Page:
Time seems to pass so quickly in the summertime. I have written this post, simply to remind you, that you have just a few days left to take a Butterfly Count, for the Butterfly Conservation Big Butterfly Count 2019.
Taking a Butterfly Count is one of my favourite summer activities. Butterfly counts are free and they’re great fun to do, too!
Butterfly Conservation are a registered charity, who work to protect British butterflies and moths. Over the next few weeks, Butterfly Conservation are hoping that members of the public will take 15 minutes out of their day, to take note of the butterfly and moth species they see around them. The charity hope that Butterfly Count participants will send them the details of their observations, as Butterfly Conservation use this valuable data to help them gauge the numbers of UK butterflies.
Sowing seeds is a wonderfully cost-effective way to garden. Many hardy annual plants can be grown from seed this month, providing us with a quick and easy way to fill our gardens with beautiful flowers, in a wide range of colours and forms.
Many annual plants provide a valuable source of nectar, pollen, and food for insects.
April is a magical time in the garden. This month offers us so many wonderful opportunities. There are so many seeds you can sow now, so whether you favour growing vegetables, herbs, fruit, or flowers, don’t miss this chance to grow the plants that hold a special place in your heart.Viola tricolor
Viola tricolor, often known as ‘Heart’s Ease’ is a dainty, yet easy to grow plant, which produces edible and very pretty, purple, yellow, and white flowers that have an attractive painterly quality.
I love growing vegetables, it’s a truly wonderful, soul enriching experience to grow your own food! Sadly an increasing number of us are without the luxury of a garden or allotment and have nowhere to grow vegetables, herbs, fruit, or flowers; while a great many others struggle to garden in small, often paved spaces, without any access to the soil.
The Butterfly Conservation Big Butterfly Count runs from the 20th July 2018, until the 12th August 2018. During this time, Butterfly Conservation – a registered charity who work to protect British butterflies and moths, are asking members of the public to take 15 minutes out of their day, to take note of the butterfly and moth species they see around them.
April is such a magical time of year! It’s quite simply awe inspiring to see the landscape being painted by mother nature in every beautiful shade of green, as more leaves unfurl and the view becomes ever greener each day. I love to be outside, surrounded by the birds singing and bees buzzing.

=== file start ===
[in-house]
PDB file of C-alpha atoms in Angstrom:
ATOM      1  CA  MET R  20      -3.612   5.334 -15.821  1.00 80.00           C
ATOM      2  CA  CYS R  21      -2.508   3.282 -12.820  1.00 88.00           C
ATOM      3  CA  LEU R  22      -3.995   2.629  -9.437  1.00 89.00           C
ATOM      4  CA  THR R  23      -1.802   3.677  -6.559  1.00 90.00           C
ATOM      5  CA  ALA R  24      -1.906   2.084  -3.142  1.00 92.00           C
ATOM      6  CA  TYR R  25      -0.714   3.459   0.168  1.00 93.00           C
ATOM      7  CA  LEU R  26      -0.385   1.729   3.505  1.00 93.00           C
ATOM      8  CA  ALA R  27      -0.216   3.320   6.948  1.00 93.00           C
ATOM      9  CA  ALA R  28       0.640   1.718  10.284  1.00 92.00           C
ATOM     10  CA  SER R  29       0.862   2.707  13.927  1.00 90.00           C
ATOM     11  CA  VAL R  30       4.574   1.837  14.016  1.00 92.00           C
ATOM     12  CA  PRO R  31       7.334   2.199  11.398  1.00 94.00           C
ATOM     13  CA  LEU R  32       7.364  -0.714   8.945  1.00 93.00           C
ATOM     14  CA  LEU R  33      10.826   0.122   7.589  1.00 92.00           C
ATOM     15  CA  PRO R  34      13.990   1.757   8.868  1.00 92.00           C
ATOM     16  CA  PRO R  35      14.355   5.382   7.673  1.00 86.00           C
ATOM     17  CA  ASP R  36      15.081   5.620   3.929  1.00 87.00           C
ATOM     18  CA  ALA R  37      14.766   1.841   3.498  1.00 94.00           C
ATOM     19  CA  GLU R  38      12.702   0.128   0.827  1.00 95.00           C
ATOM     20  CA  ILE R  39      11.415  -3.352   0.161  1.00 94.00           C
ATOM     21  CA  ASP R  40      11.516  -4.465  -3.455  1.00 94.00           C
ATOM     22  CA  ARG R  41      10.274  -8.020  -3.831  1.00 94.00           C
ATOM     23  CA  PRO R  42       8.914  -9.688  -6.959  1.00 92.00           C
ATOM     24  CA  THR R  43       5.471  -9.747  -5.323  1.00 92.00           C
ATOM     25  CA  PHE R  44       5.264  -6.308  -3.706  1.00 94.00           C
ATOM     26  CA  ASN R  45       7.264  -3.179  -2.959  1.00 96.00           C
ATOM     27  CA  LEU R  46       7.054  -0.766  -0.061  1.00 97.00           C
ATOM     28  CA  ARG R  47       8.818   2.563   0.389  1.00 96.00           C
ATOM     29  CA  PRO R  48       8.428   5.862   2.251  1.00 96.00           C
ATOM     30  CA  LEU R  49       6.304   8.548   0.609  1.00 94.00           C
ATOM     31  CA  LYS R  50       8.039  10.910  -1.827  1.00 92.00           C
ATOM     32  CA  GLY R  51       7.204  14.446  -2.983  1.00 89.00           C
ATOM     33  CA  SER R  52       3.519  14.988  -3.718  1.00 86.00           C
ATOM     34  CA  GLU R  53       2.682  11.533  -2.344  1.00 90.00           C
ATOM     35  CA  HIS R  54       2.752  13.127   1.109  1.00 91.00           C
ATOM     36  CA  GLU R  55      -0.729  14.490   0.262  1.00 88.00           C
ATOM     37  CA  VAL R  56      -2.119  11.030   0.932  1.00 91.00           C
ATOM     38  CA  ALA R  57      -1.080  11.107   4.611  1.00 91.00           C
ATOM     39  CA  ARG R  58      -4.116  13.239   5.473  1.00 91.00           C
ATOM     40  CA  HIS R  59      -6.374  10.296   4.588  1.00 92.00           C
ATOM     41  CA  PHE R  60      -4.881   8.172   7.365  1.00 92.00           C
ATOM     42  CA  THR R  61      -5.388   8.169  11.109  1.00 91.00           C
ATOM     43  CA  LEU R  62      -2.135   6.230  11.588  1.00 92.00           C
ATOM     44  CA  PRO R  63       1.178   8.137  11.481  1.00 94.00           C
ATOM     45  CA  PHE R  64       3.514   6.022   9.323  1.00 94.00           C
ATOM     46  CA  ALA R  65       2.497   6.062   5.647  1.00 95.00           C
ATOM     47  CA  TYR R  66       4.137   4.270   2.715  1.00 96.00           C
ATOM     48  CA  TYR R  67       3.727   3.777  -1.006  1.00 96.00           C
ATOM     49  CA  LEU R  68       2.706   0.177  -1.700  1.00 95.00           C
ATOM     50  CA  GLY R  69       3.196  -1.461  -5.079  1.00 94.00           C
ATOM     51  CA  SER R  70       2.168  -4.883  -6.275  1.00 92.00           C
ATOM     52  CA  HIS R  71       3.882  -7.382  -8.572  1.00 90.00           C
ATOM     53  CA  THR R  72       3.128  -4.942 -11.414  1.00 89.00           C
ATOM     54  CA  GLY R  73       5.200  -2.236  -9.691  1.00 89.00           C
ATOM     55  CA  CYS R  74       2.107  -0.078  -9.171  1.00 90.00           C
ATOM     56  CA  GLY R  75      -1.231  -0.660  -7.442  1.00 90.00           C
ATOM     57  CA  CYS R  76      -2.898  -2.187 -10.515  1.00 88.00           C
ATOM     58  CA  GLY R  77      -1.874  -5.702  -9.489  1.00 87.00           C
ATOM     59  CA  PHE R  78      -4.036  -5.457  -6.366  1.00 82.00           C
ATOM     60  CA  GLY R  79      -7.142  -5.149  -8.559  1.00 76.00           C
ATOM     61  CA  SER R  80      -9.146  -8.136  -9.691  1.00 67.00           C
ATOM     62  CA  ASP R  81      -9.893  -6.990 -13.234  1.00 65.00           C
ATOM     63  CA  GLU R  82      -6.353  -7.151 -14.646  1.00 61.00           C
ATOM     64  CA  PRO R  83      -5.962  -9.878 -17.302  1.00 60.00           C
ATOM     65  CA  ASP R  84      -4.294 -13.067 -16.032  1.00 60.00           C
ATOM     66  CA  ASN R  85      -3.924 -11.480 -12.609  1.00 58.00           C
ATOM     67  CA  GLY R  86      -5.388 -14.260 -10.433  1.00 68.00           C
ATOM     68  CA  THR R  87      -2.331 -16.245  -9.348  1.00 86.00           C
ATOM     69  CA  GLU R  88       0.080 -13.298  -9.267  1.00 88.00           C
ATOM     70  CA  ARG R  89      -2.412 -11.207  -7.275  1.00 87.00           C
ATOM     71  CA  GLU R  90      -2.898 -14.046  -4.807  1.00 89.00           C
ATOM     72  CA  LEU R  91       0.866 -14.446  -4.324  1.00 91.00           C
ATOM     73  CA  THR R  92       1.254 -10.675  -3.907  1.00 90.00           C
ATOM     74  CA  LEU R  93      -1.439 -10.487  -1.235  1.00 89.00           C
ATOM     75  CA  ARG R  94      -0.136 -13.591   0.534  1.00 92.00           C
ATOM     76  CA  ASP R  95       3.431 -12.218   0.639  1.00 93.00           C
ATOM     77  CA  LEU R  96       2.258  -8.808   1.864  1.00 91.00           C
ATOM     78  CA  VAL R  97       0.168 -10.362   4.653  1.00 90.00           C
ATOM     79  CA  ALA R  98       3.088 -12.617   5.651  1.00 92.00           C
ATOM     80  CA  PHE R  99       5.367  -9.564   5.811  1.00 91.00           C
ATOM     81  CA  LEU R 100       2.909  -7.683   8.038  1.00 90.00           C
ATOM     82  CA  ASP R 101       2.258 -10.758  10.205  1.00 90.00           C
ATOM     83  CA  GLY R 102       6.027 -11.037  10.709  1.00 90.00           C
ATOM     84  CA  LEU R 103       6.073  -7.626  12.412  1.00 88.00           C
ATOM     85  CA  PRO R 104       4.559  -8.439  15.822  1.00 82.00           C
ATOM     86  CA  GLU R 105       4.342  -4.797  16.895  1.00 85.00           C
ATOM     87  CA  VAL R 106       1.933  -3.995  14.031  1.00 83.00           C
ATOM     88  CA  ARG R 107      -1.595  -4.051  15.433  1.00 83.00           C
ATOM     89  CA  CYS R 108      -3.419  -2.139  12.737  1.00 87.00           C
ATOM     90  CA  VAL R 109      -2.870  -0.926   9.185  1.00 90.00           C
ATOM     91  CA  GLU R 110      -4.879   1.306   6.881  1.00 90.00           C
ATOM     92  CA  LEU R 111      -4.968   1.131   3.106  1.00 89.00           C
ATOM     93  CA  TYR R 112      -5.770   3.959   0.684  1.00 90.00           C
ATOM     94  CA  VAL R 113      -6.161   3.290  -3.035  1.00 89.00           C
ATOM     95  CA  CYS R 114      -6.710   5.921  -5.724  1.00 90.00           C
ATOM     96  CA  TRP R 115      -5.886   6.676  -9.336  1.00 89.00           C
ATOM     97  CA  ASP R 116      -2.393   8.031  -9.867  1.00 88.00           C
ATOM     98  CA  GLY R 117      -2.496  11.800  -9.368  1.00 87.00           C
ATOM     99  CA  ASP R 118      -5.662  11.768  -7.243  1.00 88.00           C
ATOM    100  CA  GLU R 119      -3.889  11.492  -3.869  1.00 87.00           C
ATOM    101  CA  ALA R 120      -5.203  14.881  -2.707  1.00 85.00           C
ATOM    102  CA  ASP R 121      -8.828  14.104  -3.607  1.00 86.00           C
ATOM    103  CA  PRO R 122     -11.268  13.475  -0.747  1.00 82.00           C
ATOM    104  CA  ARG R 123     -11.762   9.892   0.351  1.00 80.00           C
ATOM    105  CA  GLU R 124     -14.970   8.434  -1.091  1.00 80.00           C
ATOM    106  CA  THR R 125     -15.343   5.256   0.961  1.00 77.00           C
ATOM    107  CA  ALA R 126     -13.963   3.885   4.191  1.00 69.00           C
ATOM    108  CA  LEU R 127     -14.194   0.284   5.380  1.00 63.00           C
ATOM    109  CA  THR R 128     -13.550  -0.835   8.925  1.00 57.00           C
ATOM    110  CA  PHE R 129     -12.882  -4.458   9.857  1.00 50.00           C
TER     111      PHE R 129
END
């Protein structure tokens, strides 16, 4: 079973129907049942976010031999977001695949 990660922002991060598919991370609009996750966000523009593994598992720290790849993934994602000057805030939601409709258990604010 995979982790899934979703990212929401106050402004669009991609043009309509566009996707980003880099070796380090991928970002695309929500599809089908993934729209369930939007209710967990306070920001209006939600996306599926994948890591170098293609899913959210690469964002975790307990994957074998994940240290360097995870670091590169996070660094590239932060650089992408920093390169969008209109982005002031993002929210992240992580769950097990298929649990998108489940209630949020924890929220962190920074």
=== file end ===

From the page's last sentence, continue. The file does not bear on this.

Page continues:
When you’ve lost someone you love, it’s natural to want to arrange a fitting memorial and to plan a meaningful tribute in their memory. Memorials of any kind are such a personal choice, but I want to help you by sharing some information and ideas of ways that you could leave a lasting legacy, one that will beautifully celebrate the life of someone close to your heart, whilst being kind to the environment.
I love our planet, I love plants and nature. I want to protect our environment. I want to live more sustainably. Sustainability is not a new desire for me, it is something that I have always aspired to. Firstly though I must tell you that I am far from perfect, I make mistakes and I am always learning. I want to improve, I want to make changes to live more sustainably and to live ethically.
The Heritage Open Days are four very special days of the year, where you can experience local history, culture, and architecture, and visit special places which are normally closed to the public, as well as enjoying free entry to places that charge an admission fee.
The 2017 Heritage Open Days will be held from Thursday 7th September 2017 to Sunday 10th September 2017.
The Royal Horticultural Society’s Hampton Court Palace Flower Show, supported by Viking Cruises, is the world’s largest annual flower show! This family orientated Show covers 34 acres of ground, occupying both sides of the Long Water, in the grounds of Hampton Court Palace.
This year Garden Designer Juliet Sargeant has designed the RHS Kitchen Garden, which has been created to showcase a number of innovative methods used to grow edible plants.